of other countries, although that depends on whether the country is seen as our friend or enemy (5). Today, the Alliance Franaise in Yangon remains one of the few venues in Myanmar where it is possible to hold a show without going through censorship. However, such events cannot be publicised on official media, adds Aye Ko (6). In the end, it also depends on the whims and fancies of individual officers. Some of them are more afraid of foreign artists (7). In terms of media control, it is hardly surprising that certain stories are harder to publish in Myanmar. Soe Win Nyein (b. 1965; Mandalay), who has photographed the Irrawaddy River quite extensively, notes that it has become harder since January 2010 to photograph near the Myitsone Dam in Kachin State, even though access used to be quite straightforward. However, the freelance photojournalist also notes that more local publications have started reporting on the environmental issues affecting the Irrawaddy. Like other photographers who work under restrictive governments around the world, Soe Win Nyein often casts his stories in a positive light to get them published. By his estimate, there are not more than 20 freelance photojournalists who contribute to official publications in Myanmar. Thus far, the highest fee that he has received for publishing a photo story is 5,000 kyat (8). Depending on the publication and fame of the photographer, he or she may receive anything from 2,000 to 10,000 kyat for each photo story published (9). Clearly, photojournalism is more of a passion for Soe Win Nyein, who earns a living as a commercial designer. He picked up photography around 1996 and started pursuing it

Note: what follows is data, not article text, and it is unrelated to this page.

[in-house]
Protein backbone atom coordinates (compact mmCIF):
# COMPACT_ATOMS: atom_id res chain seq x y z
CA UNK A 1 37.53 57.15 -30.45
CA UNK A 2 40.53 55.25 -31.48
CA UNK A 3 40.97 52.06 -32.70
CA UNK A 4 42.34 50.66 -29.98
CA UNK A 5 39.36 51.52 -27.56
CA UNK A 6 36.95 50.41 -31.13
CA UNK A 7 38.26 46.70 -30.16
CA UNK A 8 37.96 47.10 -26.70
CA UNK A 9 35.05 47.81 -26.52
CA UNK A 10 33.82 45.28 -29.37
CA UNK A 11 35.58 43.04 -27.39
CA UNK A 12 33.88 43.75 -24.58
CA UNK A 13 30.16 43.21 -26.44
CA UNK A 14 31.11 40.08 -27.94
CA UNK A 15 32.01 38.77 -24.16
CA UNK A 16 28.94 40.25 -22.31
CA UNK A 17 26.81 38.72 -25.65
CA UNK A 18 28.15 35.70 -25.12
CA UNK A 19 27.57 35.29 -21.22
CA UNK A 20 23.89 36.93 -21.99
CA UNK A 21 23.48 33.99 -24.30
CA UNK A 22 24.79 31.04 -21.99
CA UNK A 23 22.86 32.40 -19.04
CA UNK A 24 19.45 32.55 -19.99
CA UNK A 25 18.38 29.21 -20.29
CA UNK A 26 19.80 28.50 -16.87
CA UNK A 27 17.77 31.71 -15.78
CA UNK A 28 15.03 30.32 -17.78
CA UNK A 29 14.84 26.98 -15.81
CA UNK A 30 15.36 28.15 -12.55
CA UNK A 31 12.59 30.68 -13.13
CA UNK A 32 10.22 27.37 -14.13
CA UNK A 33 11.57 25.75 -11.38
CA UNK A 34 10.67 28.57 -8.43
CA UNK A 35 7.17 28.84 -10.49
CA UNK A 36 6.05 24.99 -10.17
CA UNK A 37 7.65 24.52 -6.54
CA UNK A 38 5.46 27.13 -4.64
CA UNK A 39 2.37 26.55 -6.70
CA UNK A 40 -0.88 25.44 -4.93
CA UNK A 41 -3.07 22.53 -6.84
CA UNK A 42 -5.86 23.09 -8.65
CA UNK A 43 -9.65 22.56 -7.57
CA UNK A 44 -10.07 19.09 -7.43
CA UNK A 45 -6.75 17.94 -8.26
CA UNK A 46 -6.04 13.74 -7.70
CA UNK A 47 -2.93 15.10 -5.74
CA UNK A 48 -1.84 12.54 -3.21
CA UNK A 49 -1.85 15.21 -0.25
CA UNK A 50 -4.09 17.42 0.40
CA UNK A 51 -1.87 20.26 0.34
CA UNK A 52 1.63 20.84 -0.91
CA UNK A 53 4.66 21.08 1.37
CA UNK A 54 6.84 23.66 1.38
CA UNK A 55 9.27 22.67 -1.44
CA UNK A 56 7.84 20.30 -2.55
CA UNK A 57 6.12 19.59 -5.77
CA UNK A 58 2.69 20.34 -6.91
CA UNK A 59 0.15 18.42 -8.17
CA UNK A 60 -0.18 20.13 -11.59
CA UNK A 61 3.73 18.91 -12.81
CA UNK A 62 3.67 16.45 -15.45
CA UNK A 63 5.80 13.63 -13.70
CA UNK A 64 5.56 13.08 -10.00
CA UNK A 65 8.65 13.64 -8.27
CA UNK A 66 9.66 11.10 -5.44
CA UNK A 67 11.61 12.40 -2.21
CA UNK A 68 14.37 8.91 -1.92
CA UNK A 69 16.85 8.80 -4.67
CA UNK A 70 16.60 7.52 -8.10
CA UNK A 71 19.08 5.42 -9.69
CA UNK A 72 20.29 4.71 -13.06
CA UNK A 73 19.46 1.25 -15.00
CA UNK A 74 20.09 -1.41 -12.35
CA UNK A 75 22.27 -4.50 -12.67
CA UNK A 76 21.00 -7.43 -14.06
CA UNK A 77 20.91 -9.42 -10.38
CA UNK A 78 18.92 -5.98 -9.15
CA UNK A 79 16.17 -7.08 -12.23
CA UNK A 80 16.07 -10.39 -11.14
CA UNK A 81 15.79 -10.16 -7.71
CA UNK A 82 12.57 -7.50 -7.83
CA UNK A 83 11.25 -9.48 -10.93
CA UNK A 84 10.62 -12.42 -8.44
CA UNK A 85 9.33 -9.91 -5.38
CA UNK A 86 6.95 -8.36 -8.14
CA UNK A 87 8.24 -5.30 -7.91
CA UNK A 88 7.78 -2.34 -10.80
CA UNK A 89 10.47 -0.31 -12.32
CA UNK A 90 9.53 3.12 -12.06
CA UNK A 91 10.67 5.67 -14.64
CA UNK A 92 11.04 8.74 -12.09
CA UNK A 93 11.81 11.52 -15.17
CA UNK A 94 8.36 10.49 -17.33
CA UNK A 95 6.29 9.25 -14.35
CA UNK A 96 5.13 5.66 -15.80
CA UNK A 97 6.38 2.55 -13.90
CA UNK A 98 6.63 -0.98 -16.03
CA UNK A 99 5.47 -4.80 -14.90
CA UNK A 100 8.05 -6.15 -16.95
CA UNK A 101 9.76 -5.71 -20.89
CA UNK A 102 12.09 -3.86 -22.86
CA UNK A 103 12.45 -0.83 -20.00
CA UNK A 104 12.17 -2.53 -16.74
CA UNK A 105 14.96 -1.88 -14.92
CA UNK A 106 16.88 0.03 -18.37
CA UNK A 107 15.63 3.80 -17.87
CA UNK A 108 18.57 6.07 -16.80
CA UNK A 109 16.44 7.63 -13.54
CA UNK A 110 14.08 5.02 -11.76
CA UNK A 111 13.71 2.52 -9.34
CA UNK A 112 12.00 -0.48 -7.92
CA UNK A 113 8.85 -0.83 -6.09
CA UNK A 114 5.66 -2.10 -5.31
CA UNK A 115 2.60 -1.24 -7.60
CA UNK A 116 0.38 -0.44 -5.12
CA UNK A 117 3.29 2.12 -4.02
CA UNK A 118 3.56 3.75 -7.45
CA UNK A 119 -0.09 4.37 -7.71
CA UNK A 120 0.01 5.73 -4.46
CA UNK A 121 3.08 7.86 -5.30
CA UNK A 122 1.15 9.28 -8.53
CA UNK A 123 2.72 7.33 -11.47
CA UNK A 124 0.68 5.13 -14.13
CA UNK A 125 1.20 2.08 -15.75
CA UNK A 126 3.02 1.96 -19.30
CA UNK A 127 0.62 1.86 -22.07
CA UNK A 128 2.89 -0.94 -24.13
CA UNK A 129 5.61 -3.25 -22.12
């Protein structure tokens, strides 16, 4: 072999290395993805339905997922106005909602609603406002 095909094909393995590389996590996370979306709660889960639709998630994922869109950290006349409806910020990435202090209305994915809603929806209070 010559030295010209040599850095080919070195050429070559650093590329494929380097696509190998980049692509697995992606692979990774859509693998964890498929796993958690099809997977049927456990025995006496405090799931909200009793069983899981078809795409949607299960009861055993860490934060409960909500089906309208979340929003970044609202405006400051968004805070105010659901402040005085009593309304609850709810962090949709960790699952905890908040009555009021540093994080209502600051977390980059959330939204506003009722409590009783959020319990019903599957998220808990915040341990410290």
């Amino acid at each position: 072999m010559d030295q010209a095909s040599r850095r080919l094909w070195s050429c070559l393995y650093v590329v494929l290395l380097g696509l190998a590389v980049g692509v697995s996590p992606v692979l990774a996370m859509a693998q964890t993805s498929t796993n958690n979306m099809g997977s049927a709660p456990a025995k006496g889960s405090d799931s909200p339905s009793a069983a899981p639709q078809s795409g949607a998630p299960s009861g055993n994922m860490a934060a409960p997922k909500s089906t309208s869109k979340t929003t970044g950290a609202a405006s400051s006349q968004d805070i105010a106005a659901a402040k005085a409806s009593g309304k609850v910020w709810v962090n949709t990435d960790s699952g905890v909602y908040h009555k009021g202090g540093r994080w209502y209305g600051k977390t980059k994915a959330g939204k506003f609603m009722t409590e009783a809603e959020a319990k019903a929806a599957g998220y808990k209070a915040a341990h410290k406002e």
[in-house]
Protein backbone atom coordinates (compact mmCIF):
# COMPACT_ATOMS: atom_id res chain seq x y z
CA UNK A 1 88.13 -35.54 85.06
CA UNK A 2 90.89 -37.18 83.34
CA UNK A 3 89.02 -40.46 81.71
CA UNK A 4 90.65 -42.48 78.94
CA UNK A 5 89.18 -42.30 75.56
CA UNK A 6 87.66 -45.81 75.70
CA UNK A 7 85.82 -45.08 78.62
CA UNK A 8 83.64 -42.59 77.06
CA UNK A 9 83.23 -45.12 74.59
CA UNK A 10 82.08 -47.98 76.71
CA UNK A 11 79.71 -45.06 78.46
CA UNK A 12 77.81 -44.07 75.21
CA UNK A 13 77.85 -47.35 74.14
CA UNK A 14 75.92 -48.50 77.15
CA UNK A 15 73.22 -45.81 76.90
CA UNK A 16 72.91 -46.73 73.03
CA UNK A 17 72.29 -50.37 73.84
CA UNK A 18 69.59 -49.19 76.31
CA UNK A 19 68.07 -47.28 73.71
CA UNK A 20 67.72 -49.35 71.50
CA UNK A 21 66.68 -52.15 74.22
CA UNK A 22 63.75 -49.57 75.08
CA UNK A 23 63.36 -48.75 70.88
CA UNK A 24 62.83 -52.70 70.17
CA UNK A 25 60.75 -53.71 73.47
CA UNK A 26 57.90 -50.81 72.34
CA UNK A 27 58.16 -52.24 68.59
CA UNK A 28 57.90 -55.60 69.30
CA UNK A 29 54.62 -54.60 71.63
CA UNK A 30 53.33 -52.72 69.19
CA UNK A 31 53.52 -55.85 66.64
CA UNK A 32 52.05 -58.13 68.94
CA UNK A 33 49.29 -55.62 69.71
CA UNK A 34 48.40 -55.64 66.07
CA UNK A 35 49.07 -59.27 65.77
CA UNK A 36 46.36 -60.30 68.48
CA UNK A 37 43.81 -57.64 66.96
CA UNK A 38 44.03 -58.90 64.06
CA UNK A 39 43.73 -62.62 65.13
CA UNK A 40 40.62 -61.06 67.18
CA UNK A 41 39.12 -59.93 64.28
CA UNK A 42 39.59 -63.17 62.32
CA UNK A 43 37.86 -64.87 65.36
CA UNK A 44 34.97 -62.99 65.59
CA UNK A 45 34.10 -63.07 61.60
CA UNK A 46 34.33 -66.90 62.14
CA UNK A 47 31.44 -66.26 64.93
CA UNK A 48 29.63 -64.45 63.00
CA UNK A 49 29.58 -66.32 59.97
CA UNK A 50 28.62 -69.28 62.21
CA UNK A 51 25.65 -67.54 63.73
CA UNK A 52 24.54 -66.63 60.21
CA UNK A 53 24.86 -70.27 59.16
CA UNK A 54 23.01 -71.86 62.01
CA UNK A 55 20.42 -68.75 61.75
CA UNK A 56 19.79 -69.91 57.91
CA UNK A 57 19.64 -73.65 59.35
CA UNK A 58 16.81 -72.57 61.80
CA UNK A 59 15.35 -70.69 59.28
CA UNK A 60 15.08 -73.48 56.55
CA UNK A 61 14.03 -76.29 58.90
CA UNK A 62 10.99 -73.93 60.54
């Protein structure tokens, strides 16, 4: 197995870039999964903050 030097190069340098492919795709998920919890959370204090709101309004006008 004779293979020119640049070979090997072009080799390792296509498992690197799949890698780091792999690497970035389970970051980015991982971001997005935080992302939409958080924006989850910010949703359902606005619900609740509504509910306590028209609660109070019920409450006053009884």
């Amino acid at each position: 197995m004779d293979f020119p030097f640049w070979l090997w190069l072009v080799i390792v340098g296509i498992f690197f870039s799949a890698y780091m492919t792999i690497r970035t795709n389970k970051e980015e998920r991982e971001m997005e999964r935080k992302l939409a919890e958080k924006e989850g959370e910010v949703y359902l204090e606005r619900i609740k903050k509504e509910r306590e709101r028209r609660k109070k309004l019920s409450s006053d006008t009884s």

Photography 15